Impressions From Pre-Internet Days To What Lies Ahead For CUs (And the World) Tomorrow

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Soon after the Mosaic Web browser came out, I attended a seminar about it. At the end, about half the attendees said, "They must be crazy. There is no practical use for this thing." How wrong they were.

The Internet allowed exchange of data long before the web browser was born-as a professor at West Point, I used Arpanet, one of the Internet's first incarnations, to communicate with other professors. But the browser made the Internet available to the masses and opened a number of new functions, such as online shopping and research. We now have unfettered access to data at our fingertips. Homework help for my two young sons has been revolutionized!

Think of all the banking functions available on the Internet now. Home banking. Bill pay. Live chat with members. Online loan applications. E-statements and e-newsletters. The Internet has made these possible and they have improved member communication and service. Credit unions have been leaders in the financial services industry with the implementation of home banking and online lending. And credit union execs have been eager to embrace the web in their own work, as evidenced by their eagerness to use online CUES offerings.

CUES was an early Internet adopter. In late 1995, CUES unveiled its first website. (If you want to see what it looked like then, or over the years, go to and type into the "Wayback Machine.") Our first site offered links to information about conferences, products and publications. In 1996, CUES began Member Forums, a section on the site where members could discuss credit union hot topics or post questions. But driving traffic to the site to use the forums proved difficult. In July 1996, CUES Net was born. Our popular listserve took off, and hasn't stopped since. Today we have about 1,440 credit union executives signed on to receive the e-mails. And we have since added listserves for board members and technology executives.

CUES offered members another valuable tool with our Members Share section. When executives sent out inquiries over e-mail ("Does anyone have a balancing/collection/telecommuting policy?"), CUES saw an opportunity to collect all these policies and keep them in a central location on our site that members could access. The result: a depository of policies and procedures numbering about 350 that members can download and adapt to their purposes. Writing a policy, something that once took hours of work, is now complete in minutes. Some members have said that CUES' Members Share is like having another staff member.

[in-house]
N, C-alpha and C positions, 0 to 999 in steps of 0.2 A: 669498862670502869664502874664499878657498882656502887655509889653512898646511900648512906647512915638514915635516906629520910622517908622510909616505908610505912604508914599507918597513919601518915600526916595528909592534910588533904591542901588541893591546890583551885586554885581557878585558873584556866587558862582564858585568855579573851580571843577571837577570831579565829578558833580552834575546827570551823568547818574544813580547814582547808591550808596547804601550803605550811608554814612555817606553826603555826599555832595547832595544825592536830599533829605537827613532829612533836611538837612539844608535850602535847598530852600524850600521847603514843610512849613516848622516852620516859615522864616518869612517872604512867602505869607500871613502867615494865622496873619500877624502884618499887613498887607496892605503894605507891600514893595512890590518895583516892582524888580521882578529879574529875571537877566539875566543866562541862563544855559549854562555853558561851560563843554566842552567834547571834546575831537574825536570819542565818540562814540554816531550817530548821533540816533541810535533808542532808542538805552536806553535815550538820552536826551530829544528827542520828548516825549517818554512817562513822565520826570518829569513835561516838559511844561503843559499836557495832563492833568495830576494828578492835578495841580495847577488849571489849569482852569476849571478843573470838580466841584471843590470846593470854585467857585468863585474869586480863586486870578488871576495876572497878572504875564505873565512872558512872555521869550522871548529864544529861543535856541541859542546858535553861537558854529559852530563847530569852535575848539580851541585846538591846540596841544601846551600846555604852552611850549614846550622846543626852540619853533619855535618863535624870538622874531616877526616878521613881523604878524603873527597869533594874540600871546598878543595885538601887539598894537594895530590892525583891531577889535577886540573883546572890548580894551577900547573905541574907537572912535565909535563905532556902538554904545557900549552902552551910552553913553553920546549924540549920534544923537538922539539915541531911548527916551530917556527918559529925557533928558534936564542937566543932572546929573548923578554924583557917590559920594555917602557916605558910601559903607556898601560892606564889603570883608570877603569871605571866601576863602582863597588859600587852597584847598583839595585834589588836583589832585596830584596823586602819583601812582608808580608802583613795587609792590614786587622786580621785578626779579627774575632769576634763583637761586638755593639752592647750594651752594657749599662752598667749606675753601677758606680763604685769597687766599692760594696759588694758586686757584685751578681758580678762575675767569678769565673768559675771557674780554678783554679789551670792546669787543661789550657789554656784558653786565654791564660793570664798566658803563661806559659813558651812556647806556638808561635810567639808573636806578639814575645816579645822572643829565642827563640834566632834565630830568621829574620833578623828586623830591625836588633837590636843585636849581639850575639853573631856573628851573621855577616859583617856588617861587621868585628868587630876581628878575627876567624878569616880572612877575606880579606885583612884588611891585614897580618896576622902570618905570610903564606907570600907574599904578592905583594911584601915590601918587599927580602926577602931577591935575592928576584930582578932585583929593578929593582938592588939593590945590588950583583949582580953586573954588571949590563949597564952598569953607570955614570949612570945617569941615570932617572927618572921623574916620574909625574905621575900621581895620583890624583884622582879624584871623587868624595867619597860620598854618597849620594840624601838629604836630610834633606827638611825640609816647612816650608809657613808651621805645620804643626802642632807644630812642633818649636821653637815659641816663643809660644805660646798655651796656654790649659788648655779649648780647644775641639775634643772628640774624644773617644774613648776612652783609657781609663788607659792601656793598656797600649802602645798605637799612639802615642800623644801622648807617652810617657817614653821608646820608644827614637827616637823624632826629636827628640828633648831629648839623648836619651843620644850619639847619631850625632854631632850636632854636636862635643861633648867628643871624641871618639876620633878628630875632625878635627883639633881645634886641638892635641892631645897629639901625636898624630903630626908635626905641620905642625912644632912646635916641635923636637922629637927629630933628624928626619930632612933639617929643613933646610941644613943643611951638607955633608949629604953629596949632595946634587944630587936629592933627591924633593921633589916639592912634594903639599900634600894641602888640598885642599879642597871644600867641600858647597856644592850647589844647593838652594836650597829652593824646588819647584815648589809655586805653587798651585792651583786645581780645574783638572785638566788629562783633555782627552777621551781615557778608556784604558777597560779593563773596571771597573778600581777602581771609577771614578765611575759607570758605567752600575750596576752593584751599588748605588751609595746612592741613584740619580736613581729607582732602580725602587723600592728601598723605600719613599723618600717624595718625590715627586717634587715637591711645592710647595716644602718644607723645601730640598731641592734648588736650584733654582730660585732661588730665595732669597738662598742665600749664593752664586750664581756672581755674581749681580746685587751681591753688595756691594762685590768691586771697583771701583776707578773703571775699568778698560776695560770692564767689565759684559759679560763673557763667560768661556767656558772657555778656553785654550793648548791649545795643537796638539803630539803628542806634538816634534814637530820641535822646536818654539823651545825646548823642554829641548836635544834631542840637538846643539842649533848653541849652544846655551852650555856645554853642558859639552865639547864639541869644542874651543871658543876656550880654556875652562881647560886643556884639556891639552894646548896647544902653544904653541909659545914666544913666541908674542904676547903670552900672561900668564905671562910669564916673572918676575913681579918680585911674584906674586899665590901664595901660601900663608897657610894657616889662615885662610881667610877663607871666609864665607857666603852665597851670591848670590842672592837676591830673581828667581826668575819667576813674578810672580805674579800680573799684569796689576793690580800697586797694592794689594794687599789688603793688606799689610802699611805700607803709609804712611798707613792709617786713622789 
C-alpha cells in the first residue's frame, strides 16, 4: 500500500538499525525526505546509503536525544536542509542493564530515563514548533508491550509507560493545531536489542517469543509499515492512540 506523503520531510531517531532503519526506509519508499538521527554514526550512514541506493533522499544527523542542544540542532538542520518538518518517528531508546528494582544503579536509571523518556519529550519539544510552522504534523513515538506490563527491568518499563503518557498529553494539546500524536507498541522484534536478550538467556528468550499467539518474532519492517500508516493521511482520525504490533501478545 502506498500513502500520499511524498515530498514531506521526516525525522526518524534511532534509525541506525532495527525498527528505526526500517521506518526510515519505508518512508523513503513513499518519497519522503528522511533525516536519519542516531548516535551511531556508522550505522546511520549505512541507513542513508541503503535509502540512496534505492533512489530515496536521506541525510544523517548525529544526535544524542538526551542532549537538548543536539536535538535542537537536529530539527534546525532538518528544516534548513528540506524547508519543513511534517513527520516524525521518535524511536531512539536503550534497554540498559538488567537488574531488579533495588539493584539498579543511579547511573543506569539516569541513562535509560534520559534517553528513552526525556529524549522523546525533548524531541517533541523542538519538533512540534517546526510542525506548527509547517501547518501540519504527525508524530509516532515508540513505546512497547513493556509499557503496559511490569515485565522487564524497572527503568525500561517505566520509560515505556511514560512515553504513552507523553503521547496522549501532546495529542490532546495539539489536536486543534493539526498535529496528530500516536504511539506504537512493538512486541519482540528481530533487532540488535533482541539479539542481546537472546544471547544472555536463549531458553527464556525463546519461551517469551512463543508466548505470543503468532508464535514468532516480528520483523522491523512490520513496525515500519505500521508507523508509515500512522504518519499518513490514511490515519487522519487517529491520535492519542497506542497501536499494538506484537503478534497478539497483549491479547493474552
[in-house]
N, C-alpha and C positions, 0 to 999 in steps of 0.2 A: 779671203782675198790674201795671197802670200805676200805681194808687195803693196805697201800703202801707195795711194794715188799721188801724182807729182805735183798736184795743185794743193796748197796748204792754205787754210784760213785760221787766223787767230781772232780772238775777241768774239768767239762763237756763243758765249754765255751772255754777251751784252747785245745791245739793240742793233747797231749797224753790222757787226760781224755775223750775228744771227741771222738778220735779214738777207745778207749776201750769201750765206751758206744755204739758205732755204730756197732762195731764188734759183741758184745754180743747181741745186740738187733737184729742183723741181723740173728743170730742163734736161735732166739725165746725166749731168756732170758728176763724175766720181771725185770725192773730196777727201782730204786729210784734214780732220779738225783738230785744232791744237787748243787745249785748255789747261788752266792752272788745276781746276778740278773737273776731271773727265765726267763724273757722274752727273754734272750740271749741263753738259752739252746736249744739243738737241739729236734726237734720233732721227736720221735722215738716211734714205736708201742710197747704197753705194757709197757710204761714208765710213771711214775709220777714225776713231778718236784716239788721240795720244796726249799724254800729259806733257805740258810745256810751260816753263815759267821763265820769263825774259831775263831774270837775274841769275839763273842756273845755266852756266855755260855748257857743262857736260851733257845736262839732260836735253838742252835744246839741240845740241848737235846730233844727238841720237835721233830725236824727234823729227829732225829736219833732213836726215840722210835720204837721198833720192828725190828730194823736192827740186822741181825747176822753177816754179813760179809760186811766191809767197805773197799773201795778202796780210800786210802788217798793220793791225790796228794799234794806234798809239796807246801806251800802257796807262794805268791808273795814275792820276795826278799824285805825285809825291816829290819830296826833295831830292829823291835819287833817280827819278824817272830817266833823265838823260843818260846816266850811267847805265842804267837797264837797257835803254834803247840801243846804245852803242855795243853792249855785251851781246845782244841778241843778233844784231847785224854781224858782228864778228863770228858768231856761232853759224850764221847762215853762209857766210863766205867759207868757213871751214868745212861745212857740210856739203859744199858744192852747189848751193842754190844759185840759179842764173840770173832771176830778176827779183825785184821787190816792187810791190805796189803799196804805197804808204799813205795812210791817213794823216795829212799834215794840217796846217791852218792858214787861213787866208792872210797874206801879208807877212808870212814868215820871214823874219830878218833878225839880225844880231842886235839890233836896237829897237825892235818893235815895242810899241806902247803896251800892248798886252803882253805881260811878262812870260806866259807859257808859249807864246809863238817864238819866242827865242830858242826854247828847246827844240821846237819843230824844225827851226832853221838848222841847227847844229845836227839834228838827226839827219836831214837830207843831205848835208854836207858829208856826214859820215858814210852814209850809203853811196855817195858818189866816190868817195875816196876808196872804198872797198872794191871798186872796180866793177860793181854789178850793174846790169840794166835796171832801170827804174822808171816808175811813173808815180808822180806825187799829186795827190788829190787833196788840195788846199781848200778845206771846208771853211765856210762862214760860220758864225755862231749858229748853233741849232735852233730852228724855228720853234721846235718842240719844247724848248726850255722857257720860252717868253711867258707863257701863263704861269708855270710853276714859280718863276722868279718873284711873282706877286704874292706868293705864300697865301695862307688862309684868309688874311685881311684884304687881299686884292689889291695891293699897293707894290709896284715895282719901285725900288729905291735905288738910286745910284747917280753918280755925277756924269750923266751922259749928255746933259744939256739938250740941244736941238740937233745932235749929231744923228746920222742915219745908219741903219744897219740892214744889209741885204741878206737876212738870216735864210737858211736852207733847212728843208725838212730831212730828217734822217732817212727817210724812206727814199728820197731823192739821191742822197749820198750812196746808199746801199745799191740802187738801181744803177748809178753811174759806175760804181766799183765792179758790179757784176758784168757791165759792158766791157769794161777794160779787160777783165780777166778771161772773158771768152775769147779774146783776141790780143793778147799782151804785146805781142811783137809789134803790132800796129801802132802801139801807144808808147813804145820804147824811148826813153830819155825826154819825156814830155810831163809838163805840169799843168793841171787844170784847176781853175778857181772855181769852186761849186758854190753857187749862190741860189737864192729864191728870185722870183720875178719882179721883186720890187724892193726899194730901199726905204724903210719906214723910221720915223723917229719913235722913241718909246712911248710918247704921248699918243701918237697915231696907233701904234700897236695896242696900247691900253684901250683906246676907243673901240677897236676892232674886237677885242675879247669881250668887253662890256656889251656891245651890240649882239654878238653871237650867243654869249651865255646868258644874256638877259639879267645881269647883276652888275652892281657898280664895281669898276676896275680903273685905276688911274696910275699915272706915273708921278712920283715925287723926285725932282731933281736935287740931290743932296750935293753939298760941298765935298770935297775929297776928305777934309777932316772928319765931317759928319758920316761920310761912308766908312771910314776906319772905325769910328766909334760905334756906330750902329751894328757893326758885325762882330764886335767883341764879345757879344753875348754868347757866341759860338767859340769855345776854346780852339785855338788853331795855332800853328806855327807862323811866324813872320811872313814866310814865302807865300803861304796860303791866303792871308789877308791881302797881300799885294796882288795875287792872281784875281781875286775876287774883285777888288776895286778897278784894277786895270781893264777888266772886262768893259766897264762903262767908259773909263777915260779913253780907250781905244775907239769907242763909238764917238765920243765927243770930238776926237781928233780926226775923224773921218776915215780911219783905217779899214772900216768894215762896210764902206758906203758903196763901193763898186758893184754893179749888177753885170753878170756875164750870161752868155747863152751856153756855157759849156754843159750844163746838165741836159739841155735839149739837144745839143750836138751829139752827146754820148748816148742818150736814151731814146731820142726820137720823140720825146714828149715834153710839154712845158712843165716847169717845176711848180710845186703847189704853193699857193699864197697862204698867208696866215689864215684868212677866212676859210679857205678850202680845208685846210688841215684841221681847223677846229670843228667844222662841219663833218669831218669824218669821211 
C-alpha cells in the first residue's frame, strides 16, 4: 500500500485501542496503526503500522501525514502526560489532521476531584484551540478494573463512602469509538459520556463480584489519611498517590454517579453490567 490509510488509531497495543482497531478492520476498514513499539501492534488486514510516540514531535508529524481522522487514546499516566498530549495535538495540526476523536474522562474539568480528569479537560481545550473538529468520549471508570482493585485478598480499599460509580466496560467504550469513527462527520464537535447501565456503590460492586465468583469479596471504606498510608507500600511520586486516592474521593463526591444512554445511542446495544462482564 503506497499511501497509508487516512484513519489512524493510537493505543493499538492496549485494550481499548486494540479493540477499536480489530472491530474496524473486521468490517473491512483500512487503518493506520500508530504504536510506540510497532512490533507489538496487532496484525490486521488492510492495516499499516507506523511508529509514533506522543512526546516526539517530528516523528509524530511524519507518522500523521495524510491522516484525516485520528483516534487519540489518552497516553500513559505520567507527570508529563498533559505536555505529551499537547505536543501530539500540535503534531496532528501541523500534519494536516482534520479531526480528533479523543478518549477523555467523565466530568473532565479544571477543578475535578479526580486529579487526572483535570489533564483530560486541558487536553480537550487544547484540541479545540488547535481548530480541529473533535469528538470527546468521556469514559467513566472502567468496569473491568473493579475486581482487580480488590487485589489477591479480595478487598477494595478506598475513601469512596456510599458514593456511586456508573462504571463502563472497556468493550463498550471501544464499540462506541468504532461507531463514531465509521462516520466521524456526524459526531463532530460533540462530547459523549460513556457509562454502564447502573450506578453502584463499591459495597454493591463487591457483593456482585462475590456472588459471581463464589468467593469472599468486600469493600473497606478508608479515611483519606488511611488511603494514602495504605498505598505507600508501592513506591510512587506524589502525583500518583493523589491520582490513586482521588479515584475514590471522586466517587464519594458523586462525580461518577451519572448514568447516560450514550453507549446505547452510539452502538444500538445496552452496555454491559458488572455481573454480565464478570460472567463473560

The success of these two programs led to more online offerings, such as CUES Executive Compensation Survey, long one of CUES' most popular products. When we made this an online survey, credit union CEOs responded enthusiastically. They enjoy completing the easy online survey and like receiving up-to-date compensation data-and setting up their own custom-made reports- all year long, not just when the printed version is new.

One of the things I am proudest of is that CUES has been selling online for years. Many CUES products are readily available to download via the web. And our members have embraced e-commerce, buying products and registering for conferences through our website early on. We broke $1-million in sales in 2000.

The key for credit unions, and associations like CUES, is to engage the audience: members, potential members, or random Web surfers. Get them involved before they walk, or click, away.

CUES has been an online innovator, but not a bleeder. Because a lot of money is involved, we carefully study new technology before jumping on to the "next big thing." As leaders, we need to educate ourselves, and our employees, so that we'll all be ready to adapt when that next big thing does arrive.

Fred Johnson is CEO of Credit Union Executives Society (CUES), Madison, Wis.

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